Cost Transparency & Price Comparison
The Act requires that group health plans include the following information on any physical or electronic plan or insurance identification card issued to participants, beneficiaries, or enrollees under the plan: (i) any deductible applicable to the plan or coverage; (ii) any out-of-pocket maximum limitation applicable to the plan or coverage; and (iii) a telephone number and Internet website address through which an individual may seek consumer assistance information. Further, group health plans are required to provide price comparison guidance by telephone and via website which allows a covered employee or dependent to compare the individual’s cost-sharing responsibility for an item or service by plan year, provider and geographic region.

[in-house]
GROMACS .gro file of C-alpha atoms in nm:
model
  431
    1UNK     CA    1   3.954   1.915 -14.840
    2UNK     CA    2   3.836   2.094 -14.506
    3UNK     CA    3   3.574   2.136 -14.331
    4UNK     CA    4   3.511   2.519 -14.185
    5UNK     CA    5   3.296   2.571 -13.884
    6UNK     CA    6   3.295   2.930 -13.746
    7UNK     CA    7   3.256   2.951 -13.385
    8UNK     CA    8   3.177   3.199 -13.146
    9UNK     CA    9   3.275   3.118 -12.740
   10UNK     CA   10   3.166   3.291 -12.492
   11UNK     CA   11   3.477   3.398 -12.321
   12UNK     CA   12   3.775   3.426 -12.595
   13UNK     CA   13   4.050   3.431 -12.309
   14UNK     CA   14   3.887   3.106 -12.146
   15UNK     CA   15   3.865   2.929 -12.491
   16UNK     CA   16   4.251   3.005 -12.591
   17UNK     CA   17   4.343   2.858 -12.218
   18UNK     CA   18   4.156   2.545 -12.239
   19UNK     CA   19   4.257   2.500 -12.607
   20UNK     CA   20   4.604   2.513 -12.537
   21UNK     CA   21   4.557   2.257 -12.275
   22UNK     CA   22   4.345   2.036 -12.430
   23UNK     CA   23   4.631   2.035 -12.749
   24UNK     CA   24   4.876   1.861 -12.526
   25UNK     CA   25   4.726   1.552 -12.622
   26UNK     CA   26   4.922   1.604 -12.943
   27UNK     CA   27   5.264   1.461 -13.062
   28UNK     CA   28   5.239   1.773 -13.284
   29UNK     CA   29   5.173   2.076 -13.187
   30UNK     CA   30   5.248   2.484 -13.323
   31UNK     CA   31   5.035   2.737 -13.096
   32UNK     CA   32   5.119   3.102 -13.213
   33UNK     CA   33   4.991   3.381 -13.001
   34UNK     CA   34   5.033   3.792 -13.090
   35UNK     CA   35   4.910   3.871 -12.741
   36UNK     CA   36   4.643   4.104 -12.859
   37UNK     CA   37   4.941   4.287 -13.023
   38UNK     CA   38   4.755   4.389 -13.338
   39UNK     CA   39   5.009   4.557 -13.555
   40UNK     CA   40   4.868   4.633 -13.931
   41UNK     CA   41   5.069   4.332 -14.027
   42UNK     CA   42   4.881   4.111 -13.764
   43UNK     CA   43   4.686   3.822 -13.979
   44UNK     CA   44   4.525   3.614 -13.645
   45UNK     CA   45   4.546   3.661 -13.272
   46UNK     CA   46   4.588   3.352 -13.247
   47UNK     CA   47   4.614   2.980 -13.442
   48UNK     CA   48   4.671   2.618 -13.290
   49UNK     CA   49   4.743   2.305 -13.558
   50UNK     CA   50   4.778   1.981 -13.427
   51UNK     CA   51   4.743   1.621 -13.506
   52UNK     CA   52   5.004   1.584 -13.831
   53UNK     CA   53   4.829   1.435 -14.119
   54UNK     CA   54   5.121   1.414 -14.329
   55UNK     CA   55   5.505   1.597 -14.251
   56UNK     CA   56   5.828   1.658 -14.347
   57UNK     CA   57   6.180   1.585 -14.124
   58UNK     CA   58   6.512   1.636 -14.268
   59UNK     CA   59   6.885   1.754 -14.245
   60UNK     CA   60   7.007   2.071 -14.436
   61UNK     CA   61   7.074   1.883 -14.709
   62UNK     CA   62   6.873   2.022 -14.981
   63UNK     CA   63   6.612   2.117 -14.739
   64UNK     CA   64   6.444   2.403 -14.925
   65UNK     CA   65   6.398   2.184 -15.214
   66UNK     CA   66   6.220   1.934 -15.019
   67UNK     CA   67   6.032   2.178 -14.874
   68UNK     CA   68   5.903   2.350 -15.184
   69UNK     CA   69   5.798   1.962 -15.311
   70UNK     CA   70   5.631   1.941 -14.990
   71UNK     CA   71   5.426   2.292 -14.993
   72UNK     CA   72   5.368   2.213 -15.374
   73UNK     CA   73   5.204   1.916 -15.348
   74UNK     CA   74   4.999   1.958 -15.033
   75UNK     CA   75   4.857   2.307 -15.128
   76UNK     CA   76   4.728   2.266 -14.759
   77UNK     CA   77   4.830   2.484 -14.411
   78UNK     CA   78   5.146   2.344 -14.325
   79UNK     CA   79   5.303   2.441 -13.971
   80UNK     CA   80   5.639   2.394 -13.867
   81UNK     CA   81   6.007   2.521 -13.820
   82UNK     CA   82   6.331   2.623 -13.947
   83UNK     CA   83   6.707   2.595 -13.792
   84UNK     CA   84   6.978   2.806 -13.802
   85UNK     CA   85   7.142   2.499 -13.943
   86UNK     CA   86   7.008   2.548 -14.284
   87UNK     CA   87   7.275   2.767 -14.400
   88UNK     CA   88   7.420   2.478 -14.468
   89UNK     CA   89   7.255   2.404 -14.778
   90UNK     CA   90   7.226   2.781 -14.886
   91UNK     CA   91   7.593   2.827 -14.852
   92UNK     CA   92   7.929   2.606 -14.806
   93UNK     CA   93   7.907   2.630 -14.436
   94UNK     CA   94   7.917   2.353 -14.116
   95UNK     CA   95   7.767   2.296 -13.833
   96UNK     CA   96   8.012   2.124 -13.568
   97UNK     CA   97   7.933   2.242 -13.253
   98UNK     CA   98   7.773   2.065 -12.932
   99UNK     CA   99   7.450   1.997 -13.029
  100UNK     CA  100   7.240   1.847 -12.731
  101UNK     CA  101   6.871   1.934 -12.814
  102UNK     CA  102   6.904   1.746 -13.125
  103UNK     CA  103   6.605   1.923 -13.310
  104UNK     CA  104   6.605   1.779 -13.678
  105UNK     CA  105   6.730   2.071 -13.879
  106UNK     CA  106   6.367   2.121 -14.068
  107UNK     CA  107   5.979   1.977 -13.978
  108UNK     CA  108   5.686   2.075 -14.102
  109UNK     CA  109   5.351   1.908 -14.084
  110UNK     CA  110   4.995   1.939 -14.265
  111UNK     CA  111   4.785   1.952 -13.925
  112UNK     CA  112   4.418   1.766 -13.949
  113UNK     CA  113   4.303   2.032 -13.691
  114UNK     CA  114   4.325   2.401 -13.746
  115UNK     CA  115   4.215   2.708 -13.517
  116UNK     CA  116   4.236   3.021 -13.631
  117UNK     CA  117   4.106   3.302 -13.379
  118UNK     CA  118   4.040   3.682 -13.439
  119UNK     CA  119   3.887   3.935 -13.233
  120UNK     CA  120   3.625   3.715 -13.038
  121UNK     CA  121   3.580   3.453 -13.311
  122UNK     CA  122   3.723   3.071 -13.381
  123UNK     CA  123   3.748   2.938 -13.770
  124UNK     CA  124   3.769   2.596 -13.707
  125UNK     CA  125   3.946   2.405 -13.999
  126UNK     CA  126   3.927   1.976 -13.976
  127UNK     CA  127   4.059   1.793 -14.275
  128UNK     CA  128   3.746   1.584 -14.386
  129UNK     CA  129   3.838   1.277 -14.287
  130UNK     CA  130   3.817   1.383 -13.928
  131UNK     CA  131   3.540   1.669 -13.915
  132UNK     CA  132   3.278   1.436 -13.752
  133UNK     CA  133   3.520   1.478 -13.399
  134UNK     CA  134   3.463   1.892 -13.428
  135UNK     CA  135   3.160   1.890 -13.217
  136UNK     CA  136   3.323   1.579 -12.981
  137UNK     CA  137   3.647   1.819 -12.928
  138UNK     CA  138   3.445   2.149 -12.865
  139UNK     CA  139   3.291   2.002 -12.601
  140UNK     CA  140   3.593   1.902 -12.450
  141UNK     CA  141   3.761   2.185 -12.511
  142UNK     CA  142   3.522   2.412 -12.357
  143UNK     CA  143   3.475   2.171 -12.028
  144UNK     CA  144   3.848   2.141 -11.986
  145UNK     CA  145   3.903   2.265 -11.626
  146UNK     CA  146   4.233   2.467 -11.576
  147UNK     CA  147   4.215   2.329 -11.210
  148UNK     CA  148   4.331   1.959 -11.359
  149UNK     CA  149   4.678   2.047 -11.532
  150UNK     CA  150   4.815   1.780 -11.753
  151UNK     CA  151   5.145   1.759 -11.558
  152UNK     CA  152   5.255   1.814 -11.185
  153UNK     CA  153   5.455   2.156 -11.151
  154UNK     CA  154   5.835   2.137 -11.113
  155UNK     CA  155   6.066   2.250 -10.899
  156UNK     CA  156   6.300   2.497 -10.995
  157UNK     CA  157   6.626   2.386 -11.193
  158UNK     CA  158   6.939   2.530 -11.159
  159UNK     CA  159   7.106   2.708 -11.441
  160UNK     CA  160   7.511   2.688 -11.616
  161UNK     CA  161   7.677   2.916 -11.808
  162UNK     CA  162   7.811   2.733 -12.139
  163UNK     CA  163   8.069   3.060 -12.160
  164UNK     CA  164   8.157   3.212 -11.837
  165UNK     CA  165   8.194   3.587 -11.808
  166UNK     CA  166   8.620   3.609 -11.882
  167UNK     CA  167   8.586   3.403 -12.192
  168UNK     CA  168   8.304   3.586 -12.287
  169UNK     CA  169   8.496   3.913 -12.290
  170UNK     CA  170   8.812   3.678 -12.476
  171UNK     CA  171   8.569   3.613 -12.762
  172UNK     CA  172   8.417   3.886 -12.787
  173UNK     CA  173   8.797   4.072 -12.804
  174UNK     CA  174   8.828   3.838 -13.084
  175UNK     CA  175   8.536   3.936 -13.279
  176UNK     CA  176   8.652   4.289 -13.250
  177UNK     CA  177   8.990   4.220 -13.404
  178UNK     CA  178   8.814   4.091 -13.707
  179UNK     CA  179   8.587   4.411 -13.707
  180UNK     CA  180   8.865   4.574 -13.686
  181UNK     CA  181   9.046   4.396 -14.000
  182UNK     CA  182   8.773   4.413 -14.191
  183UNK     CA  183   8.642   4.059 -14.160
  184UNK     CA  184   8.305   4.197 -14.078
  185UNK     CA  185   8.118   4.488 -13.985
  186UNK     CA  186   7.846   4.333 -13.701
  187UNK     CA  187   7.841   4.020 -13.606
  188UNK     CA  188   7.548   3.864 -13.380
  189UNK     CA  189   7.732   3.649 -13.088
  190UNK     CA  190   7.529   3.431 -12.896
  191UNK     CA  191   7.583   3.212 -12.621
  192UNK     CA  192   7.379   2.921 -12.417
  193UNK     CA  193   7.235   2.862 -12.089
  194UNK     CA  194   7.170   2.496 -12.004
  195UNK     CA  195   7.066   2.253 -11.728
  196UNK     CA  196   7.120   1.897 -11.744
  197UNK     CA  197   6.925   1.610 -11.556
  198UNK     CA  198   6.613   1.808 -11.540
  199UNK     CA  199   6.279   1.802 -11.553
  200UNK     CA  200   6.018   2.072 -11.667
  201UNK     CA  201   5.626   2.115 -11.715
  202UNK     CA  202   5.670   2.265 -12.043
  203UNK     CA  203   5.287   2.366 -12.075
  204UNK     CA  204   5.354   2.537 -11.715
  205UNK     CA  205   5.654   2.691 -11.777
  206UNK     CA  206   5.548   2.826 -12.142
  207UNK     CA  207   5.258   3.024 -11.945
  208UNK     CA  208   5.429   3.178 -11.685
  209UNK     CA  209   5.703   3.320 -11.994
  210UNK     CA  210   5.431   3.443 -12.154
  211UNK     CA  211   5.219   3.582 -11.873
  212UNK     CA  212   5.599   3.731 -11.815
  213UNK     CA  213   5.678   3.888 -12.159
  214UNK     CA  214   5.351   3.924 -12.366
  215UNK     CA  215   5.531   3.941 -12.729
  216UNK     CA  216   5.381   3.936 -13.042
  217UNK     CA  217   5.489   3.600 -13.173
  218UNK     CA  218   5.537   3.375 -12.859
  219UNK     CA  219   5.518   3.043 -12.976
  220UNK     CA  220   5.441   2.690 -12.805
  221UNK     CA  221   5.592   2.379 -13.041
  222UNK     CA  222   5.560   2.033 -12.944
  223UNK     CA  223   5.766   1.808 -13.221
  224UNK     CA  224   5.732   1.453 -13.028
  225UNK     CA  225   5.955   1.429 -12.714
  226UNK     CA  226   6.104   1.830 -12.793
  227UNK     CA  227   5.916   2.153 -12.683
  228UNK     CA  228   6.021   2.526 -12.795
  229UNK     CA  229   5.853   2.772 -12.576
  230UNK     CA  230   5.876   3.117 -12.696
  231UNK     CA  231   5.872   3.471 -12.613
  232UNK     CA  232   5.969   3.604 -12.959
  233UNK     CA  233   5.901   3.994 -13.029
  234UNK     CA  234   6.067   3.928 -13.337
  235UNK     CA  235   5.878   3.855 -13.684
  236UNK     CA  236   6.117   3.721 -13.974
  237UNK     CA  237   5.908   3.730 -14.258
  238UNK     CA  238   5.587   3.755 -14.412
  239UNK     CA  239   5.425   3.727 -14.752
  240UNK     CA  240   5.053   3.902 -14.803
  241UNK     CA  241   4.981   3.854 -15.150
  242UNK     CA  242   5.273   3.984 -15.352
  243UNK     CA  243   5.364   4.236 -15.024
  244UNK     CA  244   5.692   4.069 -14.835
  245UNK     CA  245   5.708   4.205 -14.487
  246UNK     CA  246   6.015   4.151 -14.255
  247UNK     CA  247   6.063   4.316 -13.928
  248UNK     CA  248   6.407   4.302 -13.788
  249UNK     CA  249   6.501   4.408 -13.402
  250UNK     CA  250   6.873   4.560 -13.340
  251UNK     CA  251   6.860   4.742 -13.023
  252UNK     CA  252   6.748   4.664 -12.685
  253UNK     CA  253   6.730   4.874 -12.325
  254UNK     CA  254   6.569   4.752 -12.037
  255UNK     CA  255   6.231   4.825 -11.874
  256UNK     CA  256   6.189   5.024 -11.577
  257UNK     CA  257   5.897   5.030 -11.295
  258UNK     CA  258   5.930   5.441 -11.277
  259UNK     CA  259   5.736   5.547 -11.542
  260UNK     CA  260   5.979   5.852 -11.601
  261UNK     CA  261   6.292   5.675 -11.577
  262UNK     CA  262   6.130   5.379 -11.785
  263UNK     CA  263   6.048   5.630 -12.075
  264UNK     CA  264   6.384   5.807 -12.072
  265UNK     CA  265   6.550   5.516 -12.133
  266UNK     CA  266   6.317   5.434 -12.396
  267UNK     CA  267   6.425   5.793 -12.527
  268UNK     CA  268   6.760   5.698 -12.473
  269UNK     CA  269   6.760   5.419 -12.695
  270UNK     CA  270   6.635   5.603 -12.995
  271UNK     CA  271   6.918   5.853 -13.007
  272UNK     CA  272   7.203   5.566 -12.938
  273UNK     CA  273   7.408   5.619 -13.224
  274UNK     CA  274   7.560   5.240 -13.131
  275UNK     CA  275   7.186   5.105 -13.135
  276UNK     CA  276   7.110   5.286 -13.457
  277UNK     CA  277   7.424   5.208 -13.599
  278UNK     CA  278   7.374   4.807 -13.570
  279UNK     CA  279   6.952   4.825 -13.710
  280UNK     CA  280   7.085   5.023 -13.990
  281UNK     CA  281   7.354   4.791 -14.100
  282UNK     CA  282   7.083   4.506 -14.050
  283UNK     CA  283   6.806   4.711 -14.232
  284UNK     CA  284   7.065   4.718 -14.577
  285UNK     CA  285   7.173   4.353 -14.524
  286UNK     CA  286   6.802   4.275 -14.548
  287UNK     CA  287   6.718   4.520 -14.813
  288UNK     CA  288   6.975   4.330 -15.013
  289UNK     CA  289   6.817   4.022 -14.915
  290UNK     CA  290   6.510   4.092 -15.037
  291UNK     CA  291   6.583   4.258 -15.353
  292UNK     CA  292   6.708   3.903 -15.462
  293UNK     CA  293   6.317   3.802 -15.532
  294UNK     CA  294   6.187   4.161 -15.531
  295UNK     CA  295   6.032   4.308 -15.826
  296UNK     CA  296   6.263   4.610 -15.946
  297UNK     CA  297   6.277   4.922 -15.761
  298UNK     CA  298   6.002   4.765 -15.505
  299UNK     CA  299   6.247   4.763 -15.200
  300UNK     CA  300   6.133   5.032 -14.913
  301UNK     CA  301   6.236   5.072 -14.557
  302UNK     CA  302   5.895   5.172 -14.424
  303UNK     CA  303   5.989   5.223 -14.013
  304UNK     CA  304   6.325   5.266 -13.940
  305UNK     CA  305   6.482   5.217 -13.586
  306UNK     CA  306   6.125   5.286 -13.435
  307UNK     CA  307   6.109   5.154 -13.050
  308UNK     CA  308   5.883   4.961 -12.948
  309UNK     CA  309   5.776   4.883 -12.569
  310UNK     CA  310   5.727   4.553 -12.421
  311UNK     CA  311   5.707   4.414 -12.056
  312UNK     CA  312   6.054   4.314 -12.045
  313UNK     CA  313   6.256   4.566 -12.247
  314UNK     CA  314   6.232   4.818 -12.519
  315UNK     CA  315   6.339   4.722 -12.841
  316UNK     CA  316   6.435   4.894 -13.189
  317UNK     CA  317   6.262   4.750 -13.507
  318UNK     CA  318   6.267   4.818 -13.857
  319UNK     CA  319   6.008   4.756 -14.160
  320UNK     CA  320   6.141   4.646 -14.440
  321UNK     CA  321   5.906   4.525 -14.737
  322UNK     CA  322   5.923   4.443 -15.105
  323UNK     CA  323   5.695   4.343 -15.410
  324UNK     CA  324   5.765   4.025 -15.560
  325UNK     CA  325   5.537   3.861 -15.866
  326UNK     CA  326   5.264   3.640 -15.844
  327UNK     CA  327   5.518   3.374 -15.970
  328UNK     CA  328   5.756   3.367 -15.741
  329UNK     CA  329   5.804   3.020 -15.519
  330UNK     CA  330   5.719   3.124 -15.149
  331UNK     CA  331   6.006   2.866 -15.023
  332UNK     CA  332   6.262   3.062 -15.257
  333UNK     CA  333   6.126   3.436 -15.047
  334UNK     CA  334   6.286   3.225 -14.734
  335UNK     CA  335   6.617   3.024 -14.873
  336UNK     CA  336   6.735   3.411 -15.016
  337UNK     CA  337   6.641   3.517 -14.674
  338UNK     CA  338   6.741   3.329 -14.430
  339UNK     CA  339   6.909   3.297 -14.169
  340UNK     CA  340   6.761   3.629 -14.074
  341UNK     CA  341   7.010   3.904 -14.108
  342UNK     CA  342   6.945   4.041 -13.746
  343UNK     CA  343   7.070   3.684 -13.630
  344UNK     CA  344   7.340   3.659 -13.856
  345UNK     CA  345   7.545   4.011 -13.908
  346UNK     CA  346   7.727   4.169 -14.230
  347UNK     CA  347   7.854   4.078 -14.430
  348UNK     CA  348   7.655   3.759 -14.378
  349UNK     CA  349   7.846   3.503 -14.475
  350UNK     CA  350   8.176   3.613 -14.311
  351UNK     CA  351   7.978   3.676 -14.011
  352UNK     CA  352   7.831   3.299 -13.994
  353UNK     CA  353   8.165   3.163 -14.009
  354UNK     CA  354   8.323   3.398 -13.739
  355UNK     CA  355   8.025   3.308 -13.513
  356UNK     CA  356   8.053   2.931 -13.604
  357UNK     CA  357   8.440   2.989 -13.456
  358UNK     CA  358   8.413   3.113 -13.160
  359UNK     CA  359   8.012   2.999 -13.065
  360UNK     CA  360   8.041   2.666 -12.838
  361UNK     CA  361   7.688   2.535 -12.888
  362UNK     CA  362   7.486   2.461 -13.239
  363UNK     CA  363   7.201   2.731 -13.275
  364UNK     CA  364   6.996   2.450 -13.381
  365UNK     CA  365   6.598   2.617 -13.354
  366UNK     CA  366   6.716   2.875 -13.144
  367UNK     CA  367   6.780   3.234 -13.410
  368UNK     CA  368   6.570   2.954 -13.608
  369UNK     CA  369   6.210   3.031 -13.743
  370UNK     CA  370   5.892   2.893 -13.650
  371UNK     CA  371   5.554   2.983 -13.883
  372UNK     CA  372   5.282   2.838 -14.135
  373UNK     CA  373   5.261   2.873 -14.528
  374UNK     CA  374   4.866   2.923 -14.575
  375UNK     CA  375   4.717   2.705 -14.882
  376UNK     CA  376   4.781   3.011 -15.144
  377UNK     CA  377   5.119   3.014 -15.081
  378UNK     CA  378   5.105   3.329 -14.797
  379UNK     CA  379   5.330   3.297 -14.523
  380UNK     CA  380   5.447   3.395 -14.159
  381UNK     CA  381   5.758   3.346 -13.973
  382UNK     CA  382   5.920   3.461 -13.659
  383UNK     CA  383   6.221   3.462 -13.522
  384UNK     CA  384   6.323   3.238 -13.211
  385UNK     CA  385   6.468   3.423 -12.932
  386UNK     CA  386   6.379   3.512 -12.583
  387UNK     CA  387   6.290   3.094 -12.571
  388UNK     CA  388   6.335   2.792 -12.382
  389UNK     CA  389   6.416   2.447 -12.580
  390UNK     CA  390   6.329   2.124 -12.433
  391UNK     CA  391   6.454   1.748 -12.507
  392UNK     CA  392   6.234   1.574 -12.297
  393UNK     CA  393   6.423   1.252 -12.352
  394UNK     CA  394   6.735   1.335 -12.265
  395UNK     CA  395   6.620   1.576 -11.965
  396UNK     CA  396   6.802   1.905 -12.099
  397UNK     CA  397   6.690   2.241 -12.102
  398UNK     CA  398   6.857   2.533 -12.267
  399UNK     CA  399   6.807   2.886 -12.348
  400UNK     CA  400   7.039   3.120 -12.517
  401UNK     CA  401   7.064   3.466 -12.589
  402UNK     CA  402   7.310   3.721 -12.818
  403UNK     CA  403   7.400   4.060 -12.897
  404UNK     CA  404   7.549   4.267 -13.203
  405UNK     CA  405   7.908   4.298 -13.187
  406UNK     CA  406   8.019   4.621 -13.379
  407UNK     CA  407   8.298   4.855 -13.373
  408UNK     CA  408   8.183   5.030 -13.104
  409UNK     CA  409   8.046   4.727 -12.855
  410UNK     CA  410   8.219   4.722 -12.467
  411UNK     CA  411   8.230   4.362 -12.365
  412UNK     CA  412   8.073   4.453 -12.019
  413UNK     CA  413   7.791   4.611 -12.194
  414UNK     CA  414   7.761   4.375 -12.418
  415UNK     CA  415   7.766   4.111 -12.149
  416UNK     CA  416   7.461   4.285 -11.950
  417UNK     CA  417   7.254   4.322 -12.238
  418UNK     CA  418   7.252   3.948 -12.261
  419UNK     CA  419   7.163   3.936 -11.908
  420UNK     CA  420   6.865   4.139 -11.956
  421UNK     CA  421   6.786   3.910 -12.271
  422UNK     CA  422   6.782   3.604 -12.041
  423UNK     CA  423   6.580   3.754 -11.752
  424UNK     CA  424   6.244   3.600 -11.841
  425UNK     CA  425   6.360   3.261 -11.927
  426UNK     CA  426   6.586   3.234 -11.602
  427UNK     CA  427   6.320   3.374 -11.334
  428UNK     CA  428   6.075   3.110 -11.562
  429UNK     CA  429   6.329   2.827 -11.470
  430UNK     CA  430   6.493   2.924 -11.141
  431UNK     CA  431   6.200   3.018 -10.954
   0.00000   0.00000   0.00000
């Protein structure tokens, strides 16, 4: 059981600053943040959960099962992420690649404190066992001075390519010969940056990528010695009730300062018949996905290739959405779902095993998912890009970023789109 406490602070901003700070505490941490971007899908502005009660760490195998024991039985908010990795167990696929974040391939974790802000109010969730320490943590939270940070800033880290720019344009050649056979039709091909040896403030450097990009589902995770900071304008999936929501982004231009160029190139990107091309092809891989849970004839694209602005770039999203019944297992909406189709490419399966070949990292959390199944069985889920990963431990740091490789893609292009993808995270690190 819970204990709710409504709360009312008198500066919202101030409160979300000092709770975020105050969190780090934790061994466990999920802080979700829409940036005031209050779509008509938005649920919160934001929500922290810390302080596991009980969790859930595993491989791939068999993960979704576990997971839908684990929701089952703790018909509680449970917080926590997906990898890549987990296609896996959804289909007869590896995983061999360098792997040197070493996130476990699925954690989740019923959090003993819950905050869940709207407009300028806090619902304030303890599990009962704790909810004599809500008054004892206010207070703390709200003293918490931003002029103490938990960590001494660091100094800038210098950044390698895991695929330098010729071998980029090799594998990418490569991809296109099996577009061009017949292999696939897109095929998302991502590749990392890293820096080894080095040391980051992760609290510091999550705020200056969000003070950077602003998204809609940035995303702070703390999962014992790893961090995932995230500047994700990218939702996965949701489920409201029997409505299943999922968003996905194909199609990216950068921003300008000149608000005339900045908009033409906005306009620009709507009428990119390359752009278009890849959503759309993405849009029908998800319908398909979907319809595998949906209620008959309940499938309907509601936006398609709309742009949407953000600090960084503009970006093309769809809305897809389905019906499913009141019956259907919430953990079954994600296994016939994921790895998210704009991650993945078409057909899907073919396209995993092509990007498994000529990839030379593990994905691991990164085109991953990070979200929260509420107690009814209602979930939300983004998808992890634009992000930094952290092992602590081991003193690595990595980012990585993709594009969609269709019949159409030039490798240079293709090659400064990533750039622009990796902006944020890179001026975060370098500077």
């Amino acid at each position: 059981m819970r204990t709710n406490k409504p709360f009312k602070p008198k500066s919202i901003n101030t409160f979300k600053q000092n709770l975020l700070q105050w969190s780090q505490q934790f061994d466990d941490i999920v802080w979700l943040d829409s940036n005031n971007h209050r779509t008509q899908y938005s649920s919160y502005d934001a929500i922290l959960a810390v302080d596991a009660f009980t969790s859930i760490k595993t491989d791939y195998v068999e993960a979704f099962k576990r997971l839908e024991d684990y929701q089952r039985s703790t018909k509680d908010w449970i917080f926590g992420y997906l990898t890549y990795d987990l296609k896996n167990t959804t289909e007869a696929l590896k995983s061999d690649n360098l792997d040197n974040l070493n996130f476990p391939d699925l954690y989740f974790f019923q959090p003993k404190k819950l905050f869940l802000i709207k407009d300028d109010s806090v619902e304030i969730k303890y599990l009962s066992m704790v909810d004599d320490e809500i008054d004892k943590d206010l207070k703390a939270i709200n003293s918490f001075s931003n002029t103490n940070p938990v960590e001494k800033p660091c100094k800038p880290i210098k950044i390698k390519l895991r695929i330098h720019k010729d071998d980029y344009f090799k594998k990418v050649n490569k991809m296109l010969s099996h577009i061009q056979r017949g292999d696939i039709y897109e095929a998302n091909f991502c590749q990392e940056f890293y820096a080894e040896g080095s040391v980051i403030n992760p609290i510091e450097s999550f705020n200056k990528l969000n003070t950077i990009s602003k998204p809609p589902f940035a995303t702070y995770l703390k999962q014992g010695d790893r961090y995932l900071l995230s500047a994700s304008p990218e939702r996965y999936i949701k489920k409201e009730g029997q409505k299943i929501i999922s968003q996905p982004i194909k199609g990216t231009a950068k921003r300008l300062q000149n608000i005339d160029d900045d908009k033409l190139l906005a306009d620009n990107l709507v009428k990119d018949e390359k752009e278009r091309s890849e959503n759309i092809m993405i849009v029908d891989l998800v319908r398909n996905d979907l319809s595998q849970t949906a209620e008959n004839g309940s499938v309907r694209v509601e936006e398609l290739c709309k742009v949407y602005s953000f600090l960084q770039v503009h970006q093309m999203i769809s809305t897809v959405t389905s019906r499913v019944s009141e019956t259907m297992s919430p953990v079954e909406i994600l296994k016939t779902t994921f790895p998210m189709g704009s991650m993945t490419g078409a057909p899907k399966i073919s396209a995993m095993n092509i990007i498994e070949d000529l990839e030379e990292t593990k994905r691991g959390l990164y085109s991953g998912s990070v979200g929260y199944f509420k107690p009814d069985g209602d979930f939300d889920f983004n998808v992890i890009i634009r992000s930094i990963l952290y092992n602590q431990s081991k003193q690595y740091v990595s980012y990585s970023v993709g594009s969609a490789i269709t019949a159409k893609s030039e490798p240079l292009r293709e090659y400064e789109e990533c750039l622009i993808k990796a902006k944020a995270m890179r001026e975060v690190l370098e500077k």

Availability of Provider Directory
Beginning January 1, 2022, group health plans must establish a database and disclose on its website, each provider and facility with which it has a contractual relationship for furnishing items or services, including contact information for each provider and facility. A verification process must be implemented that verifies and updates the database at least every 90 days and removes providers or facilities that are unable to be verified. A response protocol is also required to be established which requires that participants receive responses to telephone calls within one day after requesting information on whether a provider or facility has a contractual relationship with the plan or insurer for furnishing items or services. In the event a participant receives services from a non-participating provider or facility in reliance on incorrect database information, the participant is required only to pay the participating (in-network) cost. Again, the plan is ultimately responsible for paying the cost differential resulting in the increase in plan costs.
Independent Dispute Resolution (IDR) for Out of Network Pricing